Northwest Hesperian Snail Vespericola columbianus (Pul.: Polygyridae)
and springtail (Collembola)   Rosemary Jorna

Jeremy Tatum comments.  At one time, springtails were insects – but the taxonomists have been busy since then.  We now have an Arthropod Subphylum called Hexapoda, which includes two Classes,  Insecta and Entognatha.  Springtails (Order Collembola) are now Entognatha, no longer Insecta.  Another animal that many of us are familiar with (but we wish we weren’t), which was an insect but is now an entognath, is the Firebrat (Order Thysanura, Family Lepismatidae)  that shares our homes with us. At least I think that’s what it was last year.  Who knows what the next revision will bring?


September 11

2016 September 12


   Gordon Hart sends the results of the August Butterfly Count, as follows:  (August 2015 numbers in parentheses)


Anise Swallowtail                               1          (0)

Cabbage White                              302      (259)

Cedar Hairstreak                               0          (1)

“Ringlet”                                           32        (19)

Grey Hairstreak                                 0          (4)

Lorquin’s Admiral                              4          (5)

Mourning Cloak                                 0          (2)

Painted Lady                                       5          (6)

Pale Tiger Swallowtail                       0          (3)

Pine White                                          6          (2)

Purplish Copper                                  0          (2)

Red Admiral                                        0          (3)

West Coast Lady                                 0          (1)

Sulphur sp.                                          1          (0)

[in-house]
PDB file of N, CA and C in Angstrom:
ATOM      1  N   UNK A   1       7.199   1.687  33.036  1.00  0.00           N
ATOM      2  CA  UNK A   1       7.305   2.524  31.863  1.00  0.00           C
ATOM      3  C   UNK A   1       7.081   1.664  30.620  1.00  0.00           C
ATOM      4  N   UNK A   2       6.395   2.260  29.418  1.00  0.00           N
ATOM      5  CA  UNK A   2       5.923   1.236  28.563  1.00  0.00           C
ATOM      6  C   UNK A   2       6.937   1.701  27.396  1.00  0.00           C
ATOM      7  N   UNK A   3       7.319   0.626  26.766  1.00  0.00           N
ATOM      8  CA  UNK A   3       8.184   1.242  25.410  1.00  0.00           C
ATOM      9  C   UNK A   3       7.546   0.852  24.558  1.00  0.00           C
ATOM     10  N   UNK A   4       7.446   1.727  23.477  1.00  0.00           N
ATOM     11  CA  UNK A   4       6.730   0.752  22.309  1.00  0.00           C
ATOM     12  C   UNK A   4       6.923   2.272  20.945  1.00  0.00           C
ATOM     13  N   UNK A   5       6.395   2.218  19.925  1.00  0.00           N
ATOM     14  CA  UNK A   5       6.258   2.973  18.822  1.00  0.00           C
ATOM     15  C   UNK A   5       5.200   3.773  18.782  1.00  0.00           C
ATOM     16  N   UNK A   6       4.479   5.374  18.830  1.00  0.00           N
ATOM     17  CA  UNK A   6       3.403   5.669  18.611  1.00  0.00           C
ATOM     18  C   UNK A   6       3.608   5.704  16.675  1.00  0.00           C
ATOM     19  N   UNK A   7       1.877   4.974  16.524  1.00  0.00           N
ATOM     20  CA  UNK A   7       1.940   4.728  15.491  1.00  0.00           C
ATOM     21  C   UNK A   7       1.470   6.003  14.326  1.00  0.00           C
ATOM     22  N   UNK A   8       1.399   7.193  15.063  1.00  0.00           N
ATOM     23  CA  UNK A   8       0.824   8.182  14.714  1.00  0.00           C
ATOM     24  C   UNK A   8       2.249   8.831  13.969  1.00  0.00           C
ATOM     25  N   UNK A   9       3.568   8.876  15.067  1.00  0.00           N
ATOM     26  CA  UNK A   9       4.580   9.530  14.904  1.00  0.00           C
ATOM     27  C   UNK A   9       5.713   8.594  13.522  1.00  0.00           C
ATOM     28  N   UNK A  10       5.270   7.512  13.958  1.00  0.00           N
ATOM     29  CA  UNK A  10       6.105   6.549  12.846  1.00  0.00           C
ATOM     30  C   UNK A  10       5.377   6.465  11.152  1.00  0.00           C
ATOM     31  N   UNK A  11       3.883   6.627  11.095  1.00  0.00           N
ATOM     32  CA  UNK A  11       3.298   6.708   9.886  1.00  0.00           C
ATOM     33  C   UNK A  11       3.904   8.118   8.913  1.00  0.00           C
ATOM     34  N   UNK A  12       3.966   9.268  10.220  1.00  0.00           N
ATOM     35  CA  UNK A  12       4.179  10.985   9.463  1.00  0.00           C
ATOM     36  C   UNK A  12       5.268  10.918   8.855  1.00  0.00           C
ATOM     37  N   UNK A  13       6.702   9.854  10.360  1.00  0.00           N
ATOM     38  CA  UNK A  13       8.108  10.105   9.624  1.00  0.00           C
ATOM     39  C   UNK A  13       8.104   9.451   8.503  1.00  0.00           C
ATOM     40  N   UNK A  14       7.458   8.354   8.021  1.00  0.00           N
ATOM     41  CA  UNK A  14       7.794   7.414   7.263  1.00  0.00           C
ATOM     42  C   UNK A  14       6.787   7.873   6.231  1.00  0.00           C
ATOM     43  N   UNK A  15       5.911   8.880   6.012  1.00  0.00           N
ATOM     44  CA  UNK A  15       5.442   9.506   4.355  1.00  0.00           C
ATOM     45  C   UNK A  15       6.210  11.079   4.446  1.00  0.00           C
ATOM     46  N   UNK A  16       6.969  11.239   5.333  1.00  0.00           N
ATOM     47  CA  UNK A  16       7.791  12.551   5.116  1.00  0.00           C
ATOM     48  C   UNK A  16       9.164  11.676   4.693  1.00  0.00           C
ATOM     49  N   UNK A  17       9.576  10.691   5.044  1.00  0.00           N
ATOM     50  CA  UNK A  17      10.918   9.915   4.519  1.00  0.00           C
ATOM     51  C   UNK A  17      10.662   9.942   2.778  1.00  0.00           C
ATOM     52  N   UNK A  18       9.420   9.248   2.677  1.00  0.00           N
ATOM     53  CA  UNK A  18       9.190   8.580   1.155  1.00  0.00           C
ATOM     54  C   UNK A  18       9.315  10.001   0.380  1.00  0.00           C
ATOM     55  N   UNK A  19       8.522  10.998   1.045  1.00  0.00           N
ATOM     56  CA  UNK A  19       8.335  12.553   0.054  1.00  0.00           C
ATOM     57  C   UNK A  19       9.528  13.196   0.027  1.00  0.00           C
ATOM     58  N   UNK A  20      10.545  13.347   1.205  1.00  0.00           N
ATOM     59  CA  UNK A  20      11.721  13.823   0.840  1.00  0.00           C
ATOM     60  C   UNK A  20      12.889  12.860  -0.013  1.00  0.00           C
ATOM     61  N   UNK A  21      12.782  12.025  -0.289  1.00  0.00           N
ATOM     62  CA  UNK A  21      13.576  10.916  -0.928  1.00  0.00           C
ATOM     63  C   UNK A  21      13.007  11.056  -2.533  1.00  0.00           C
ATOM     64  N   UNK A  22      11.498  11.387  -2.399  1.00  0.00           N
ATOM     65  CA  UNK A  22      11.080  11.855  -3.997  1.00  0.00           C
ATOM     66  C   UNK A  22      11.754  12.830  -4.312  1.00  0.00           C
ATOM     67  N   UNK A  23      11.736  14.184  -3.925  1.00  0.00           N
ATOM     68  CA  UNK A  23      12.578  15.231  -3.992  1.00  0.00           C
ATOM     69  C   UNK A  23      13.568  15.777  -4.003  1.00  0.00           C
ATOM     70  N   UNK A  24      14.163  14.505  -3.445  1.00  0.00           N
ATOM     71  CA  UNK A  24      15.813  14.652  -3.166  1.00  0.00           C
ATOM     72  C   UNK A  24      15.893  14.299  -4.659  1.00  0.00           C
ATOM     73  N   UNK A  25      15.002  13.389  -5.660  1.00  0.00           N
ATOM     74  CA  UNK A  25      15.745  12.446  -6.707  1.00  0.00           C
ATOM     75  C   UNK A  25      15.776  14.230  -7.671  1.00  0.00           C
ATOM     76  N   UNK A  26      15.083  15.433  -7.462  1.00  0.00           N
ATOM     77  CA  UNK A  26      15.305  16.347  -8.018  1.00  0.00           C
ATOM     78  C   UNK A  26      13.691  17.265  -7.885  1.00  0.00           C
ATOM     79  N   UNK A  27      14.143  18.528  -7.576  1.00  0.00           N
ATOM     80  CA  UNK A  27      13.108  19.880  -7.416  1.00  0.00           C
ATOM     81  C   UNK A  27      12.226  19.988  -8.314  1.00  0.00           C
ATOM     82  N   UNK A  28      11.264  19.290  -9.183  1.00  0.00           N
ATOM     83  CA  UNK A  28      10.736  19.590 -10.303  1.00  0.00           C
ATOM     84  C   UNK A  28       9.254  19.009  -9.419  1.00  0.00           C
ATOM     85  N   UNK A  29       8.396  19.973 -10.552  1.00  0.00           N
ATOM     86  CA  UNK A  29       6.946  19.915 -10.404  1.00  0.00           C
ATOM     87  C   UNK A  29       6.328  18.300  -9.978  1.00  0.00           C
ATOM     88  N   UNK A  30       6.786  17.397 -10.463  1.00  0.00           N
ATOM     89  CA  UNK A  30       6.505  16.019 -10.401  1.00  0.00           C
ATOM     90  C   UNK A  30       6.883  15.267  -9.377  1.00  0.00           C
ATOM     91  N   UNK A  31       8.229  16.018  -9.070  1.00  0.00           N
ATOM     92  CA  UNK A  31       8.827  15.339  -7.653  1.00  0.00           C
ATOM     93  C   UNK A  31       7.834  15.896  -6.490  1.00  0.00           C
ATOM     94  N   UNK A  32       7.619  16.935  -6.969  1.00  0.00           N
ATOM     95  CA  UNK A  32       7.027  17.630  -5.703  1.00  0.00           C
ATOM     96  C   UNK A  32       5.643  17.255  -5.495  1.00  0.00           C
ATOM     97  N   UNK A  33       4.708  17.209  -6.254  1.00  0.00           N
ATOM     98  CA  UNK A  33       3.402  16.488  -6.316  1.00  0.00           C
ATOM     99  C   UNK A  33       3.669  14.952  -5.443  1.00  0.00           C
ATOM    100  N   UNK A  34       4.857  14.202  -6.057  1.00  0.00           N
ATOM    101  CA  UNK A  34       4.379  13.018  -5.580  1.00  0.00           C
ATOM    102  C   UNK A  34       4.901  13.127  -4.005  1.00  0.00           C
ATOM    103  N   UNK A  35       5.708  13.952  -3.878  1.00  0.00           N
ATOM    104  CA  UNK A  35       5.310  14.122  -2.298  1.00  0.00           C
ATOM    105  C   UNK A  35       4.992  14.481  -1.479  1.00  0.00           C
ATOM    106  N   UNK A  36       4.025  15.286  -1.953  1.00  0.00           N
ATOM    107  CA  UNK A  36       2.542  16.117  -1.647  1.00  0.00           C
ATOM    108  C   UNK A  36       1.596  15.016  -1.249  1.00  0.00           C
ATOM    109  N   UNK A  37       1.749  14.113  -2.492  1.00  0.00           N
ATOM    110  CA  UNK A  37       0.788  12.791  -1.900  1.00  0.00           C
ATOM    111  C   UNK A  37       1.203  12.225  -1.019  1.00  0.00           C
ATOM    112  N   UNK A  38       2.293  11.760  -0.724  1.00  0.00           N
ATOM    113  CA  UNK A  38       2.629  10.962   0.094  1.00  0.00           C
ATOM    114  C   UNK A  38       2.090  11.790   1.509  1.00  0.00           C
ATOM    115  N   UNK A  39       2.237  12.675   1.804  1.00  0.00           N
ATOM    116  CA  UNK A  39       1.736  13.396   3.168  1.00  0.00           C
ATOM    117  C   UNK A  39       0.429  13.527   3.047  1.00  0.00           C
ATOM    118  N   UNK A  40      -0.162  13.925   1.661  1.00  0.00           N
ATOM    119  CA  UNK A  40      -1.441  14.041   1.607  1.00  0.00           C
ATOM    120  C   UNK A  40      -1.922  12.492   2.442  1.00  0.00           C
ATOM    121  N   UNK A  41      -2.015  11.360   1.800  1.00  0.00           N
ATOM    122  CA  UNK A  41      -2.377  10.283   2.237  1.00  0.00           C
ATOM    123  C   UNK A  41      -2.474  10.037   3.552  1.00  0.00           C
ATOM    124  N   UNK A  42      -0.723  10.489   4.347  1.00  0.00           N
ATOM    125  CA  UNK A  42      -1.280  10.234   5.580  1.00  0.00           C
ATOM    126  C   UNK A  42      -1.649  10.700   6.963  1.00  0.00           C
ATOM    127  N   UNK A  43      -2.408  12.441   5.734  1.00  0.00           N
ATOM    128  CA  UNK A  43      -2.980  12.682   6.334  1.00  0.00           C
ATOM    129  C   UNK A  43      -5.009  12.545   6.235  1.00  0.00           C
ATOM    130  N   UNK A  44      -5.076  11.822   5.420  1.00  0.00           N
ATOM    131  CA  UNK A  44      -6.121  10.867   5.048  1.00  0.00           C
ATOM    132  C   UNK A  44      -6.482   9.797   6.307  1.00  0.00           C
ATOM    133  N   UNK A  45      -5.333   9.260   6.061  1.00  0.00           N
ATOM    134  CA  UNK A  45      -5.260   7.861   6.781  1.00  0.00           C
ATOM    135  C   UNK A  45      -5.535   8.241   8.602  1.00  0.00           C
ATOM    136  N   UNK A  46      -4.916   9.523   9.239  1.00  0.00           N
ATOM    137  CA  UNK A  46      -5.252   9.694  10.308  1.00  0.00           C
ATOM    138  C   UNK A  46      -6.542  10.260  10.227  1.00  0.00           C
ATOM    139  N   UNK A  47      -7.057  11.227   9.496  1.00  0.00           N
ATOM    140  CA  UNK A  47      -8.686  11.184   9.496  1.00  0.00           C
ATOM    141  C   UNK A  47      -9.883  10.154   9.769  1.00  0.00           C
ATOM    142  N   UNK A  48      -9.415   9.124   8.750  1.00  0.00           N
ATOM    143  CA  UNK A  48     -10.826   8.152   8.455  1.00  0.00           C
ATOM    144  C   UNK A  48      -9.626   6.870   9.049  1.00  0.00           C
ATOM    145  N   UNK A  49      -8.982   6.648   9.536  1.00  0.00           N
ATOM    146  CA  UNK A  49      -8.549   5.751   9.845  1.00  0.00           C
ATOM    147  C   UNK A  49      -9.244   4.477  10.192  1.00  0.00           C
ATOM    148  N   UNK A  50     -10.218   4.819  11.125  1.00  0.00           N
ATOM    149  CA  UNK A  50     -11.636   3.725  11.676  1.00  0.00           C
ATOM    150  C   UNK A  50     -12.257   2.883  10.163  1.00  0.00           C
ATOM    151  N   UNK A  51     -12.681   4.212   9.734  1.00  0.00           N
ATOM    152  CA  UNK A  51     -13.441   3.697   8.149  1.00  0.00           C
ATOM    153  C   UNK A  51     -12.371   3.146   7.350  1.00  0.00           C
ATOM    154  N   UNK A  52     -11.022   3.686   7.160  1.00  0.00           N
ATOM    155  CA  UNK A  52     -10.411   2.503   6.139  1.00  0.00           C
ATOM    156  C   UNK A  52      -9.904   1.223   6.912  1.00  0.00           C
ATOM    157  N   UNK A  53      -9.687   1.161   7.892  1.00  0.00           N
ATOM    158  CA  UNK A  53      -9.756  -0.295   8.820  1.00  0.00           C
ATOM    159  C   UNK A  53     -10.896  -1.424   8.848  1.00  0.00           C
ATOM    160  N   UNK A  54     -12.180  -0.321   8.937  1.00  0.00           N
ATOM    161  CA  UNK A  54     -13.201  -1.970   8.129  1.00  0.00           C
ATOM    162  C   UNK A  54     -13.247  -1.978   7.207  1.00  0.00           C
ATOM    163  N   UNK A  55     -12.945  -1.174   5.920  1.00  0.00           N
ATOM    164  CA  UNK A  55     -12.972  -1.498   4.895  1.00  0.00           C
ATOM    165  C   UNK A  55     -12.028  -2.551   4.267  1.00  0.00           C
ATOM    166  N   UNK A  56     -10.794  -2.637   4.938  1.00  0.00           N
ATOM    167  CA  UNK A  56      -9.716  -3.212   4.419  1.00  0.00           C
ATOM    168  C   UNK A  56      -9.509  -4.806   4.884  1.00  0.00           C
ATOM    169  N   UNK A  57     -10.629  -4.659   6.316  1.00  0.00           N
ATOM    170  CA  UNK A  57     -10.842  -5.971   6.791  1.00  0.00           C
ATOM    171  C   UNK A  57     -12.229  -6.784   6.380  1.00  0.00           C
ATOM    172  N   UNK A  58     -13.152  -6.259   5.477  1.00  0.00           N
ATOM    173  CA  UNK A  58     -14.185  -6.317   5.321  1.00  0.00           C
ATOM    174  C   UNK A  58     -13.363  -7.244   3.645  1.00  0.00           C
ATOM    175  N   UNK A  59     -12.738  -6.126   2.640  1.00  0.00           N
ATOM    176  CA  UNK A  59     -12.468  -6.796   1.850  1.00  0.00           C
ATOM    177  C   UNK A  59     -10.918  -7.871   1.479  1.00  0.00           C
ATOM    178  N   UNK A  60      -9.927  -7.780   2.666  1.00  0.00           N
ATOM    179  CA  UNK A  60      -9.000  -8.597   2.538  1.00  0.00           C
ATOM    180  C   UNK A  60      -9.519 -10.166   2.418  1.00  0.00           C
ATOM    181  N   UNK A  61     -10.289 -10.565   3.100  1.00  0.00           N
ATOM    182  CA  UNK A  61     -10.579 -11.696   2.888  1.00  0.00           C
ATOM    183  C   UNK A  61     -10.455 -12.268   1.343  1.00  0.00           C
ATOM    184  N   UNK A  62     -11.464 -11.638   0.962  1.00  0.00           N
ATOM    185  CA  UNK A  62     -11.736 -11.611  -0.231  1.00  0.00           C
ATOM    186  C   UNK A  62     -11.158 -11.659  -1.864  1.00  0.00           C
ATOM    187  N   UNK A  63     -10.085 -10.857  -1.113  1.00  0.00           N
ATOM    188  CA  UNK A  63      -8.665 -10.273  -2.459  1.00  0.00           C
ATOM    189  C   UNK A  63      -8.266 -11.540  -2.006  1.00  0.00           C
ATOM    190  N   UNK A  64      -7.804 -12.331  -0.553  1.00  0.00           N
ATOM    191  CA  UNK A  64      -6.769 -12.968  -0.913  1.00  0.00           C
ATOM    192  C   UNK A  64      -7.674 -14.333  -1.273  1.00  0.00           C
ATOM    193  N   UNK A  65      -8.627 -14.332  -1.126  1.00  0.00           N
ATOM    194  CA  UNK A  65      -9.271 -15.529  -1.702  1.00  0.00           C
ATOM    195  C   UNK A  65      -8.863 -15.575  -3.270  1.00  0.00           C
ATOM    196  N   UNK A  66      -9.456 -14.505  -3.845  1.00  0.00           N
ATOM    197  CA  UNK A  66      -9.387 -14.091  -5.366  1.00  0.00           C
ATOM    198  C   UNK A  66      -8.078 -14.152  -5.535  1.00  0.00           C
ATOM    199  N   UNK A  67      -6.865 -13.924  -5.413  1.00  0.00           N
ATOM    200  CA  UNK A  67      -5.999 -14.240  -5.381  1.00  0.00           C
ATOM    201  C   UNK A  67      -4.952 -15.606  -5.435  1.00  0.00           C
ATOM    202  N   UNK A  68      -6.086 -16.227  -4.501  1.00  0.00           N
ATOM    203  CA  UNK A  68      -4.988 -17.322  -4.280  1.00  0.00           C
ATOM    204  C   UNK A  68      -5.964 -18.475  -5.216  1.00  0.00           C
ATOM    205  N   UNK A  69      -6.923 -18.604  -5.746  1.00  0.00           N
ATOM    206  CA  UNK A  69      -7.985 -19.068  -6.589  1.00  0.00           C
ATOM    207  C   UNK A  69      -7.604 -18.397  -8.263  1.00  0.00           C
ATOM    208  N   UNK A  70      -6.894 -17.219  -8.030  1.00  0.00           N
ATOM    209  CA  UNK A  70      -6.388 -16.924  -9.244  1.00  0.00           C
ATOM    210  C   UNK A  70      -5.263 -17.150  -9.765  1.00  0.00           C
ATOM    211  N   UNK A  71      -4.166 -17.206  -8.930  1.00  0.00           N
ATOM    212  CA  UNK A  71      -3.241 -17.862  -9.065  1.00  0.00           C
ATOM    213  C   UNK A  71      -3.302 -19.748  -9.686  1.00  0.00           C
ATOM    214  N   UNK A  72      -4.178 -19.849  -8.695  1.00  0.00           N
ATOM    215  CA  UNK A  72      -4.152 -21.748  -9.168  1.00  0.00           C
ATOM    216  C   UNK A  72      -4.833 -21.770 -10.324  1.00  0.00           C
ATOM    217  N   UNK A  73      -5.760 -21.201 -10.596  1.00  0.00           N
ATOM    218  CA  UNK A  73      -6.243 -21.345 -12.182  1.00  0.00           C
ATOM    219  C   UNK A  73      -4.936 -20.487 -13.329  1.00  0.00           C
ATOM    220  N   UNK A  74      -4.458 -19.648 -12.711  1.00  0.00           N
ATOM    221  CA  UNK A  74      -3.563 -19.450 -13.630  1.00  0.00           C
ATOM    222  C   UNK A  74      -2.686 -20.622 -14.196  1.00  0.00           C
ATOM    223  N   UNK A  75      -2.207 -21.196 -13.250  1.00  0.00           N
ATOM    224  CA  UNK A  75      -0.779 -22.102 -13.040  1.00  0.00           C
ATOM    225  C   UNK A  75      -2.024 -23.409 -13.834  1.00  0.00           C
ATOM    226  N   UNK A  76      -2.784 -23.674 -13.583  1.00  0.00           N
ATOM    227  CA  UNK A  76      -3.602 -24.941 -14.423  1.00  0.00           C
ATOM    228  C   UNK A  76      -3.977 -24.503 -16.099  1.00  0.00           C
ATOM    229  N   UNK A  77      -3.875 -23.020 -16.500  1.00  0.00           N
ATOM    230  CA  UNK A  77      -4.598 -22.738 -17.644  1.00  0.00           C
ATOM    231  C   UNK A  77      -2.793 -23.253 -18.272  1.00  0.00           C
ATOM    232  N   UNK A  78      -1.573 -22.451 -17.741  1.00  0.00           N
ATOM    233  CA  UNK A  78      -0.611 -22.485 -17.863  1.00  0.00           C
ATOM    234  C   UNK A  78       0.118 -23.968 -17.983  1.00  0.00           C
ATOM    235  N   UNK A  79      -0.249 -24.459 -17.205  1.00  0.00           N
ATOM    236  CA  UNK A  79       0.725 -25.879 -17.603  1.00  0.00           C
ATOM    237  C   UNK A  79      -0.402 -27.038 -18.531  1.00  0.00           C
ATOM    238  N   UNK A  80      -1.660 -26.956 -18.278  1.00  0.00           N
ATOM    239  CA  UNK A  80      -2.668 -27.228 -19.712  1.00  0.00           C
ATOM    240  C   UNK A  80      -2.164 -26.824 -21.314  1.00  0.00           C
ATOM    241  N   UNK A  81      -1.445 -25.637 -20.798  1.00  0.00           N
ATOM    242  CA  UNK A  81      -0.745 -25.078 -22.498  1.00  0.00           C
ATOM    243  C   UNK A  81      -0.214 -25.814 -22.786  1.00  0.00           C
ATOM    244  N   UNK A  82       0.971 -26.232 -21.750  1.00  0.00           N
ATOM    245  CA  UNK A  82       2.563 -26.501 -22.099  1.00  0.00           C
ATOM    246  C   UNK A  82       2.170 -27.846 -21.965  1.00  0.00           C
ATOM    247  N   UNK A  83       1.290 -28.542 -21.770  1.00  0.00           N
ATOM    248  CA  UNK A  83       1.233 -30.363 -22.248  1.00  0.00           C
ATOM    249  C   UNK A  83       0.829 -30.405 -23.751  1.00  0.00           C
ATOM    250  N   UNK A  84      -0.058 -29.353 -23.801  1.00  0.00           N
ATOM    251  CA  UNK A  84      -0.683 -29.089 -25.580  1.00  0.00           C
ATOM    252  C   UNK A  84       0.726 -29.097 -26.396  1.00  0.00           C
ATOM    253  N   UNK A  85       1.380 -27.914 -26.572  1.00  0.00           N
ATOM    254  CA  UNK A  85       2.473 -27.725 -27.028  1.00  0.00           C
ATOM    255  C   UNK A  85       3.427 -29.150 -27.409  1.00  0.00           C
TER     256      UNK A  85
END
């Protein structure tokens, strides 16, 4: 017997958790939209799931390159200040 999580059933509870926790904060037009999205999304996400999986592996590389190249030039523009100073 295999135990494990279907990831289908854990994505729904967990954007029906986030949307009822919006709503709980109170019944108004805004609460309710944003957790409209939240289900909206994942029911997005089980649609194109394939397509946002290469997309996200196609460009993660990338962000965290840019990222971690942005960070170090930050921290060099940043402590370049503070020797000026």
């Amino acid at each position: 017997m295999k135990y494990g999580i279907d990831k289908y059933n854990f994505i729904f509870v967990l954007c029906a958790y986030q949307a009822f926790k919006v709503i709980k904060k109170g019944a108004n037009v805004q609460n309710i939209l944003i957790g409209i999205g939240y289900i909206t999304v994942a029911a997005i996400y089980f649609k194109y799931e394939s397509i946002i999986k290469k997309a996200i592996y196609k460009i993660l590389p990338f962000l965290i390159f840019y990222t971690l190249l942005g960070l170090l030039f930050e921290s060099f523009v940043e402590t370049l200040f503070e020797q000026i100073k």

Western Tiger Swallowtail                1          (3)

Woodland Skipper                         357      (595)


Total                                                 709      (905)

Observers                                         12        (17)

Reports                                             29        (40)

Locations covered                            27



   Jeff Gaskin saw a  skipper (presumably woodland) today on Cecilia Avenue.


   More reports of interesting invertebrates received today – but they’ll have to wait until tomorrow’s posting!  Jeremy Tatum

September 11

2016 September 11


   There are still Cabbage Whites around.  Aziza Cooper sends a photograph of one from Panama Flats, September 10.  The boldness of the black spots indicates that it is a late summer female.


Cabbage White Pieris rapae (Lep.: Pieridae)  Aziza Cooper


   Aziza also saw two Pine Whites in East Sooke Park on September 9.



   Jeremy Tatum sends pictures of two woolly bears.  The first is a Fall Webworm – a later instar than the one shown on September 8.  The second is an unusually pale variety of Lophocampa maculata in its third instar, from Poirier Lake, September 10.


Fall Webworm Hyphantria cunea (Lep.: Erebidae – Arctiinae)  Jeremy Tatum


Spotted Tiger Moth Lophocampa maculata (Lep.: Erebidae – Arctiinae)  Jeremy Tatum

   Aziza Cooper photographed a slug and a dragonfly at East Sooke Park, September 9.  Thank you, Rob Cannings, for confirming the dragonfly identification.


Reticulate Taildropper Prophysaon andersonii (Pul.: Anadeniidae) Aziza Cooper


Variegated Meadowhawk  Sympetrum corruptum (Odo.: Libellulidae) Aziza Cooper